Remembering the ‘Herald’
Services have been held in the UK and Belgium marking the 30th anniversary of the loss of the ferry 'Herald of Free Enterprise' where 193 people lost their lives, a tragedy that led to a harrowing salvage operation.
The disaster has never been forgotten in Kent where many of the crew lived and with around 350 people surviving the capsize, the fateful day is still similarly remembered by the inhabitants of Zeebrugge who provided extraordinary assistance to the local emergency services helping injured and distressed survivors, including family groups who became separated, not knowing the fate of their loved ones.
The bow door of the ferry had been left open on sailing resulting in rapid and uncontrollable capsize from water flooding the car deck, the vessel coming to rest on its side on a sandbank. With many bodies still inside the vessel, the ensuing salvage operation was going to be challenging on both the technical and personal fronts, an operation carried out in the best traditions of cooperation between otherwise fierce competitors in the glare of global media coverage and worth recounting briefly.
Following the rescue phase, salvage work started even before a formal contract was signed. First responders included tugs and other vessels from the local maritime community around Zeebrugge and a consortium of Smit-Tak, URS and TVB (Norma Ltd) were tasked with salvaging the Herald of Free Enterprise under a No Cure-No Pay arrangement. Responsibility for directing operations on site was entrusted to Hans Walenkamp for Smit-Tak, Philippe Jacob for TVB (Norma Ltd) and Christian De Block from URS.
The operation consisted of two phases, righting the vessel to an even keel then refloating and delivery to Zeebrugge. Two barges, Takheave 31 and Takheave 32 were moored close to the ferry’s starboard side and using their pulling power were to apply a parbuckling force via cables secured to 32 cantilever strong points welded to the vessel’s hull. Opposite, the crane pontoons Talkift 4 and Taklift 6 provided a lifting force, the crane pontoon Norma supporting the fragile upperworks.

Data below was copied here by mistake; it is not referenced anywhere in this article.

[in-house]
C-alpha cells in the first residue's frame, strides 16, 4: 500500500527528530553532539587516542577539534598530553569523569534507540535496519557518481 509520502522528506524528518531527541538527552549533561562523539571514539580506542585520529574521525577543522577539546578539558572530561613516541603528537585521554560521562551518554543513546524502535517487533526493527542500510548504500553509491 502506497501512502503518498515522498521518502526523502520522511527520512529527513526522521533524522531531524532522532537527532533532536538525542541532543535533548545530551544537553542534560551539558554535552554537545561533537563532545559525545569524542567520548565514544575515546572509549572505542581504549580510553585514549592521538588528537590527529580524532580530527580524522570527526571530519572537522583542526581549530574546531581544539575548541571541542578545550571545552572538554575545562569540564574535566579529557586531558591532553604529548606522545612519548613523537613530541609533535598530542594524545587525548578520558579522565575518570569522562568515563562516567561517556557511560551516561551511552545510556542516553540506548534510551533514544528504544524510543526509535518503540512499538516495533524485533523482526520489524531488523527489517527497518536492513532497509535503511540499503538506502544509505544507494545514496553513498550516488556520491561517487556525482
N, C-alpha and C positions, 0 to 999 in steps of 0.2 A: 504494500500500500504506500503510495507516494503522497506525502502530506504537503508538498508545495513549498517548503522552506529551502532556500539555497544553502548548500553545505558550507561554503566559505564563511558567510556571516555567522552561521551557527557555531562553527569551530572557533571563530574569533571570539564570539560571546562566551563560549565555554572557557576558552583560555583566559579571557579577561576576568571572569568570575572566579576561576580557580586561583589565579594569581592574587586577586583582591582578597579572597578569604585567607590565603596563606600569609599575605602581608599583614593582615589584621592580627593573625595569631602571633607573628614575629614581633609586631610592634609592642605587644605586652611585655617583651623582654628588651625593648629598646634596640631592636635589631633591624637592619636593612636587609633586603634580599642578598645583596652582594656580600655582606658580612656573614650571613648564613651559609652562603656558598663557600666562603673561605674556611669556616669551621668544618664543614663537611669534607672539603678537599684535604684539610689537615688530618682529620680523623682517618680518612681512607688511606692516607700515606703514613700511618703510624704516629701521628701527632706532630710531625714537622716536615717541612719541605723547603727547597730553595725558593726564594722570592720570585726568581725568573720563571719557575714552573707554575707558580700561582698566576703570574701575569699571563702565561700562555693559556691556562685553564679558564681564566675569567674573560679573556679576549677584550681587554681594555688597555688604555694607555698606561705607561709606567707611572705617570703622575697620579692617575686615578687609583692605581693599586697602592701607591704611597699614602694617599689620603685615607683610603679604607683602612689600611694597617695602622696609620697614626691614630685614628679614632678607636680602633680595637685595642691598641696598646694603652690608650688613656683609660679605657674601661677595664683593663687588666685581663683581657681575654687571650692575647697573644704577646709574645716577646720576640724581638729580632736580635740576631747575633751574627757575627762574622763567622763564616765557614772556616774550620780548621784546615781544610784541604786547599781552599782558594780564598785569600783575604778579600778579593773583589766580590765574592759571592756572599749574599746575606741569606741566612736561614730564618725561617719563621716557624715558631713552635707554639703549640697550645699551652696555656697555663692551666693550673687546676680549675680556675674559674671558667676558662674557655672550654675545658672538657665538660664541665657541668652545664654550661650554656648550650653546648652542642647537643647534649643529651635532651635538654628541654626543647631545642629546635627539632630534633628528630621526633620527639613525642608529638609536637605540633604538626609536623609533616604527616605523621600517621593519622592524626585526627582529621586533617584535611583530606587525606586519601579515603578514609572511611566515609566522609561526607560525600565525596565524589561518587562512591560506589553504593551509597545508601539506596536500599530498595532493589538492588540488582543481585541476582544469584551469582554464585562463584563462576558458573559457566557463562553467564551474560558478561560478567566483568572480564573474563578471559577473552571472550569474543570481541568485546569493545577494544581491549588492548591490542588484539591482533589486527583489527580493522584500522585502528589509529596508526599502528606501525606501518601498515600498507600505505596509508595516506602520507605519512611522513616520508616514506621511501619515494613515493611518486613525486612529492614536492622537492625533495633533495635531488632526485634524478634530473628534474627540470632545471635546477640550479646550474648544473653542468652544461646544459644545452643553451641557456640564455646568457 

Unstable ground conditions ruled out conventional anchors for securing the barges so 16 piles were driven into the seabed by the Norma to provide moorings. The teams faced challenges including bad weather resulting in the wreck sinking several metres into the seabed. Large amounts of spoil inside the vessel added to the complexity of calculating the pulling and lifting power required.
Just a month after the tragedy the pull-barges and cranes applied their combined power and slowly but surely the stricken ship was pulled to an almost even keel. Bad weather again intervened but eventually British and Belgian naval divers were able to enter the wreck to recover bodies. The salvage teams were naturally involved in this phase, such harrowing activities being a sad part of the work the global salvage industry has to adapt to and often overlooked.
The two Taklift cranes were repositioned at the bow and stern for the second phase to refloat the vessel using a combination of lifting and dewatering the ship's interior. Extra lifting power was required at the bow and Norma also added its strength to this part of the operation and eventually the ferry was once again afloat and ready to be towed very slowly to a berth in Zeebrugge.
Here the process of removing the vehicles from the car deck continued including dealing with hazardous cargo on freight vehicles and of course continue the process of recovering bodies from within.
The option to repair the Herald of Free Enterprise and return it to service was soon ruled out and it eventually left Zeebrugge under tow for breaker in the Far East. So ended an event that will always have a place in maritime history where the professional salvage industry displayed its astute technical skills along with the humanitarian considerations which are the hallmark of the world of shipping, and an event which will always be remembered.
By Peter Barker
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